No time has been set to hike Egypt's fuel prices, the finance minister announced on Monday in an effort to appease the public while revealing a budget containing large subsidy cuts.
In the last two months, official sources have been quoted as saying that the costs of three widely-used forms of petrol – 92 octane, 80 octane and diesel – will be raised by LE0.50 to LE1 per litre.
Such reports, which Hany Kadry dubbed as "irresponsible," at Monday's press conference, have created a nationwide state of panic among a population accustomed to heavily-subsidised fuels for decades.
On Sunday night, Egypt's president Abdel-Fattah El-Sisi approved the budget for the 2014/15 fiscal year, after the cabinet revised it to trim the deficit by LE48 billion, now registering LE240 billion or 10 percent of Gross Domestic Product (GDP).
El-Sisi had refused to ratify a draft budget presented last week which featured a 12 percent deficit on the grounds that would result in overly elevated levels of domestic debt.
The new budget targets a budget deficit of LE240 billion or 10-10.5 percent of GDP, with revenues totalling LE549 billion and total expenditure at LE789 billion.
Regardless of the timeline, the new budget confirms that significant fuel subsidy cuts are in the works this coming year.
The ratified budget features a LE44 billion cut in the planned subsidy bill to record LE100.2 billion in the new fiscal year set to start on Tuesday.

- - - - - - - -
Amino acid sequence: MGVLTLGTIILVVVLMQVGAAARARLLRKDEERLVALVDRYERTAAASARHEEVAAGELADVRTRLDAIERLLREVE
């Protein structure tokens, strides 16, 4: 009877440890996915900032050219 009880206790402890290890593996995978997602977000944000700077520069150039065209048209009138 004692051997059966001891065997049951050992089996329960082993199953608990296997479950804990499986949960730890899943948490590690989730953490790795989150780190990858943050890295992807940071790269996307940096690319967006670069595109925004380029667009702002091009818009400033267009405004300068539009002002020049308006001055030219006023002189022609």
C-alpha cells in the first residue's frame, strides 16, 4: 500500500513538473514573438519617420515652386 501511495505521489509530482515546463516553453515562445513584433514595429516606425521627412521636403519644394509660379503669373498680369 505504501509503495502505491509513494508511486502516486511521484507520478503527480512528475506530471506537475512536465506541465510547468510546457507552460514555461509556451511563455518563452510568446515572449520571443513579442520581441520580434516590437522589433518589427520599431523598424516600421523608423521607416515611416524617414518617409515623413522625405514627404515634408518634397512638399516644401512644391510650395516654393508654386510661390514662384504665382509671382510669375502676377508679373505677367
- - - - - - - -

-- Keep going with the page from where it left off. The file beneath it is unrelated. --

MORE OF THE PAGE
The fuel subsidy bill amounted to LE144 billion in the initial draft budget but was reduced to LE104 billion, before finally reaching LE100 billion, Kadry told reporters.
In the fiscal year 2013/14 that ended on Monday, fuel subsidies were expected to have cost the state LE130 billion, compared to LE99.5 billion initially targeted.
"It is doable, although politically challenging in terms of maintaining political stability," Walaa Hazem, fund manager at Cairo-based HC Securities, told Ahram Online about the subsidy cuts, "but in any case it's a must."
The real challenge will be to control inflation once fuel prices have been raised, says Hazem, who expects a double-digit rate of around 15 percent.
"We have seen higher rates of course, such as in 2008 when inflation hit 16 percent, but back then we had a growth rate of 5-6 percent."
Egypt's current average inflation rate stands at 10-11 percent.
Egypt's GDP grew at only 2 percent this year, with the government targeting a rate of around 3 percent next year.
The government plans to control inflation through the prices of basic commodities it offers in state-run grocery stores, which are 25 percent below market price, Kadry said on Monday.
Others are more sceptical of the government's ability to carry out the stated cuts.
"I am getting a lot of mixed signals with regards to how and when serious subsidy cuts will be carried out," Wael Ziada, head of research at leading Egyptian investment bank EFG-Hermes, told Ahram Online.
"On balance, I think there will be some subsidy cuts, but I do not believe it will be of this magnitude – possibly half of this amount," he said, referring to the projected LE44 billion reduction.
The government may also be over-reaching with a targeted domestic debt of 80-85 percent by the end 2016/2017, as Demian announced on Monday, down from 93.7 percent estimated at the end of the current fiscal year.
"For debt as a percentage of GDP to start declining, it means your deficit should almost disappear by 2016, which I see as quite an ambitious target," said Ziada.
Egypt's subsidies of electricity, however, are set to increase by LE14 billion to LE27.2 billion, pushing the total subsidy bill up to LE178.6 billion, compared to LE166.3 billion this year.